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Browsing named entities in Southern Historical Society Papers, Volume 3. (ed. Reverend J. William Jones). You can also browse the collection for Duck River (Tennessee, United States) or search for Duck River (Tennessee, United States) in all documents.

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Southern Historical Society Papers, Volume 3. (ed. Reverend J. William Jones), Lieutenant-General S. D. Lee's report of the Tennessee campaign, beginning September 29th, 1864. (search)
, my command leading the advance and marching in the direction of Columbia via Henryville and Mount Pleasant. I arrived in front of Columbia on the 26th, relieving Forest's cavalry then in position there, which had followed the enemy from Pulaski. The force of the enemy occupying Columbia was two corps. They confined themselves to the main works around the city, and their outposts and skirmishers were readily driven in. On the night of the 27th the enemy evacuated Columbia and crossed Duck river. Stevenson's division of my corps entered the town before daylight. After crossing, the enemy took a strong position on the opposite side of the river and entrenched, his skirmishers occupying rifle pits 250 yards from the river. There was considerable skirmishing across the river during the day, and some artillery firing, resulting in nothing of importance. On the morning of the 29th Johnson's division of my corps was detached and ordered to report to the General Commanding. I was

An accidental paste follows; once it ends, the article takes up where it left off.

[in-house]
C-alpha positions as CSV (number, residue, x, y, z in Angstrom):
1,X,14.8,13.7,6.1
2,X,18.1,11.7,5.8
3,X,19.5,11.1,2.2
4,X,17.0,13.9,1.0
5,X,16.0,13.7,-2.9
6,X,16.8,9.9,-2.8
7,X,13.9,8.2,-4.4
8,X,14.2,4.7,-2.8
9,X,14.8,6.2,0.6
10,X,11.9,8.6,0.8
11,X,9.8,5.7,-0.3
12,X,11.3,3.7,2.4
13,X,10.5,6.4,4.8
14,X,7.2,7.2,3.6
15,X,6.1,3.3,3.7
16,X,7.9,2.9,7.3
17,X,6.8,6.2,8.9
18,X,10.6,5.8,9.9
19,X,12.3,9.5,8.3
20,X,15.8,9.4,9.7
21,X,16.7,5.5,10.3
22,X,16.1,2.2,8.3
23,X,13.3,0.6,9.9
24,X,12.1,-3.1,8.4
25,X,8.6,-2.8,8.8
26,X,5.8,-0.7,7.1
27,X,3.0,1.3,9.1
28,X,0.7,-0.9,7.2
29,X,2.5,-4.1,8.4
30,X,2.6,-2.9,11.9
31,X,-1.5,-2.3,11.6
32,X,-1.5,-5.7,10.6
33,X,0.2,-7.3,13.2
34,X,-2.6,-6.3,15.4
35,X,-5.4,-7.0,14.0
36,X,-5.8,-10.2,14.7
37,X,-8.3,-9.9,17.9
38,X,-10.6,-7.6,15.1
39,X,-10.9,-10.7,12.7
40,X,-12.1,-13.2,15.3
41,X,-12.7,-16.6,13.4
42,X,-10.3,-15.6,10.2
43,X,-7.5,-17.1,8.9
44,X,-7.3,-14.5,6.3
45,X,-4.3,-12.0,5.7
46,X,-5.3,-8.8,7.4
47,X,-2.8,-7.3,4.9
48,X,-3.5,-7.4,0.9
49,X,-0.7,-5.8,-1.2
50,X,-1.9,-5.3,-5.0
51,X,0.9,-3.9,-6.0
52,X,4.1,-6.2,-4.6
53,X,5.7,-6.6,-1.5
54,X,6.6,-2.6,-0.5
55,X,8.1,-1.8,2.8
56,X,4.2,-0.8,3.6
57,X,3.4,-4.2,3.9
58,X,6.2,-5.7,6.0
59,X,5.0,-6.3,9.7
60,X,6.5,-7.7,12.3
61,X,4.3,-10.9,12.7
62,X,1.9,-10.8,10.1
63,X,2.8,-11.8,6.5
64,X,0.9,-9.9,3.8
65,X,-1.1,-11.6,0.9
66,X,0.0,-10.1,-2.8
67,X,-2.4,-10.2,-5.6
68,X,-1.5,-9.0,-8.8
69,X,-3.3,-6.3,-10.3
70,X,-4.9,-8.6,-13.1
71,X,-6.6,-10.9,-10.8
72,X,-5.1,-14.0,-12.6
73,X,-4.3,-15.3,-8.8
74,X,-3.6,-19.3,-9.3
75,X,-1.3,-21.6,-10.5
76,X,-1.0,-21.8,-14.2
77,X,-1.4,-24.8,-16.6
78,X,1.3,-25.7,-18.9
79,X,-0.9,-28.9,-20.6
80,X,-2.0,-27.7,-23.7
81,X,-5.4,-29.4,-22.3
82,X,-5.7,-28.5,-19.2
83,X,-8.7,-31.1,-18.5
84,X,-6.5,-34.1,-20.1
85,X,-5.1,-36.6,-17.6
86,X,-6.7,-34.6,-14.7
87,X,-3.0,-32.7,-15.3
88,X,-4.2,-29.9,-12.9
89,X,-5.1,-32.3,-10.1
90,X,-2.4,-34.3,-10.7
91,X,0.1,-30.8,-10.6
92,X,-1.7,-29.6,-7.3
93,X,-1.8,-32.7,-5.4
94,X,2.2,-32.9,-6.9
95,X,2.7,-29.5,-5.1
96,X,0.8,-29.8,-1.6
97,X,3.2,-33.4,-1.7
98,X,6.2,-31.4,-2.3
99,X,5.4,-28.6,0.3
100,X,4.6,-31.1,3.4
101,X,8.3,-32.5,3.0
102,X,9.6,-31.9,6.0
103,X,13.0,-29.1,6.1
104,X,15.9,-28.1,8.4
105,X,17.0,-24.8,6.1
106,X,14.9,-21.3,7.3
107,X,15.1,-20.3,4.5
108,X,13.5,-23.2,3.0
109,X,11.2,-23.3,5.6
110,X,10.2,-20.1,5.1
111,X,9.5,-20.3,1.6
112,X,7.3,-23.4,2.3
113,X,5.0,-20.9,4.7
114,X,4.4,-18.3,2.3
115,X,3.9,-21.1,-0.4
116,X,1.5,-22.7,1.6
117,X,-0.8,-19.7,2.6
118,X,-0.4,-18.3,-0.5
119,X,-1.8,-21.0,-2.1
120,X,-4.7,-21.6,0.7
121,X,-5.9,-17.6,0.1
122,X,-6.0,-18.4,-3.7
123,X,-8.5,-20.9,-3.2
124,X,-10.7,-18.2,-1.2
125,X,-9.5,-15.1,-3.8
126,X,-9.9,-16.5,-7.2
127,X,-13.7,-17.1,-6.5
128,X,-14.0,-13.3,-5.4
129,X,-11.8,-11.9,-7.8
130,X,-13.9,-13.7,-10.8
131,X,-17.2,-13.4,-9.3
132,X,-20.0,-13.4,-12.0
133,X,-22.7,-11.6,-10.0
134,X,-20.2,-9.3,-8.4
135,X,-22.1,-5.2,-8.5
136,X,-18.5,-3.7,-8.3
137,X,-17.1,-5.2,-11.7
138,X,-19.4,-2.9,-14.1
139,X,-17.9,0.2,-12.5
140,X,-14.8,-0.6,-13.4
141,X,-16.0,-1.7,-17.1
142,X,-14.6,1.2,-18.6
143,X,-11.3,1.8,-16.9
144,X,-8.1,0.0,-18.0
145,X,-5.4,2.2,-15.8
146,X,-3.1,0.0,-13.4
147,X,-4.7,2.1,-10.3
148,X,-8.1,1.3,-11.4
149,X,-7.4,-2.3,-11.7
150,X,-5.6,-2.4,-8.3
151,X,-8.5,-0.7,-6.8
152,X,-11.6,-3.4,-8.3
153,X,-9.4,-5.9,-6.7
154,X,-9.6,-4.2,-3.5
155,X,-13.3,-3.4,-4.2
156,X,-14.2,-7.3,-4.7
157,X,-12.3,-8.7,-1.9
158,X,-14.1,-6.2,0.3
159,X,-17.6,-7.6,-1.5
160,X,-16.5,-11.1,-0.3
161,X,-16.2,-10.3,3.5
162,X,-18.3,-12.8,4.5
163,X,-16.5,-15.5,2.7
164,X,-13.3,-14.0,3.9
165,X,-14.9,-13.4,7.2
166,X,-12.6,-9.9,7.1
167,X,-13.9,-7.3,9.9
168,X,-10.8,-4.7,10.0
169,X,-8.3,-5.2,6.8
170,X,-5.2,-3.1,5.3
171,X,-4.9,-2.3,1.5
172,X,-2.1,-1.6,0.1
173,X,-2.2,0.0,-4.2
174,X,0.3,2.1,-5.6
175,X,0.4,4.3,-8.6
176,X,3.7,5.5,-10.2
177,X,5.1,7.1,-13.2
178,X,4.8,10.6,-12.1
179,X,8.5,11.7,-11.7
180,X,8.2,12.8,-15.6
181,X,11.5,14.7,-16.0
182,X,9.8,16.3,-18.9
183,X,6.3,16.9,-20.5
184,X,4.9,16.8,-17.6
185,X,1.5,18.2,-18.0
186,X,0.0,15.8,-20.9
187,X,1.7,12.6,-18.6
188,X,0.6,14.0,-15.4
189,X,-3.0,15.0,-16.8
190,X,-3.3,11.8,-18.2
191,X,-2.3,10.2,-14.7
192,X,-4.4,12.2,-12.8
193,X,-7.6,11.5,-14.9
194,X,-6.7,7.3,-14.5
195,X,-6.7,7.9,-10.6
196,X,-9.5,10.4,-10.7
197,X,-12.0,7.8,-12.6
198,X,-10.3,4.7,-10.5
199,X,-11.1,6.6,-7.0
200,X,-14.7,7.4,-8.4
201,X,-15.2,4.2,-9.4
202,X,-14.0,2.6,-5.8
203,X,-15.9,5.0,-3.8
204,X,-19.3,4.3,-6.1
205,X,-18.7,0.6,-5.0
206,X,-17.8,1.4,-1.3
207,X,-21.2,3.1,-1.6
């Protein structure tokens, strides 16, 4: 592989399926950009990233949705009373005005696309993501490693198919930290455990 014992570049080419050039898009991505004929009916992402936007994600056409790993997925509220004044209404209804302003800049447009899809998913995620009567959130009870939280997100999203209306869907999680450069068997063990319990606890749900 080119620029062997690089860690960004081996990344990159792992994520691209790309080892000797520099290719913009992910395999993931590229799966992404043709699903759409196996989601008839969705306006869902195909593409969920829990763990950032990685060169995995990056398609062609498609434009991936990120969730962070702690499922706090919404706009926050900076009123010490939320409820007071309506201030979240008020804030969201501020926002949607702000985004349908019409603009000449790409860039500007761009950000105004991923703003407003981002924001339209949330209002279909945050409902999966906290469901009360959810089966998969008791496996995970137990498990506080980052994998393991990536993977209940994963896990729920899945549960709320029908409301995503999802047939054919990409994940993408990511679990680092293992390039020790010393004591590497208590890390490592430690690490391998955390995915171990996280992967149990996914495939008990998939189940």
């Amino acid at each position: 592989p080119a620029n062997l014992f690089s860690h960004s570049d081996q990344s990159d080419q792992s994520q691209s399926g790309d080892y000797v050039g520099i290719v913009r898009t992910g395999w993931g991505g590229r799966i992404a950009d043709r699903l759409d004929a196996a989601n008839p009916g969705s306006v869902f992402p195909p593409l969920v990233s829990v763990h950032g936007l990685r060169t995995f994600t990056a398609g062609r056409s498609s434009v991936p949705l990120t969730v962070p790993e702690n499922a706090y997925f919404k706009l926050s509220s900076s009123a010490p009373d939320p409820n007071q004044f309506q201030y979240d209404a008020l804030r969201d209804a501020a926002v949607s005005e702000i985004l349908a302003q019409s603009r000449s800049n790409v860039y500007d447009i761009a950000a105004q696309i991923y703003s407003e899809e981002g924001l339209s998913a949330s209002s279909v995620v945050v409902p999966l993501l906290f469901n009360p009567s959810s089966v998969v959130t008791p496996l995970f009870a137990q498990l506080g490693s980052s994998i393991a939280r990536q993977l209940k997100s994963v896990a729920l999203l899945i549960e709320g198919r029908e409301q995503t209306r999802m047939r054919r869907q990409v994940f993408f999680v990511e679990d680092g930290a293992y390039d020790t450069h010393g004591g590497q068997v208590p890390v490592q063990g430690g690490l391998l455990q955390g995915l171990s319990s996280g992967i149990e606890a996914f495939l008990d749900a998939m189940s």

Southern Historical Society Papers, Volume 3. (ed. Reverend J. William Jones), Report of Major-General Carter L. Stevenson of the Tennessee campaign. (search)
had been fired before their arrival. In the fort at Columbia we secured a large amount of howitzer and small arm amunition and two siege howitzers. Colonel Butler had immediately upon gaining possession of the town sent a force to the ford of Duck river. The enemy's skirmishers were found to be in large force on the opposite bank and the enemy in position behind works about three-quarters of a mile from the river. He immediately moved down his command, and skirmished with them briskly. The s drove them back from the immediate bank of the river. Orders were soon after received to discontinue the skirmishing. On the night of that day, General Hood, with Cheatham's and Steuart's corps and Johnson's division of Lee's corps, crossed Duck river some miles above Columbia, and pushed for the enemy's rear, leaving General Lee, with Clayton's and my division to occupy the enemy in front until he should have reached his position, then to force a crossing of the river and attack the enemy a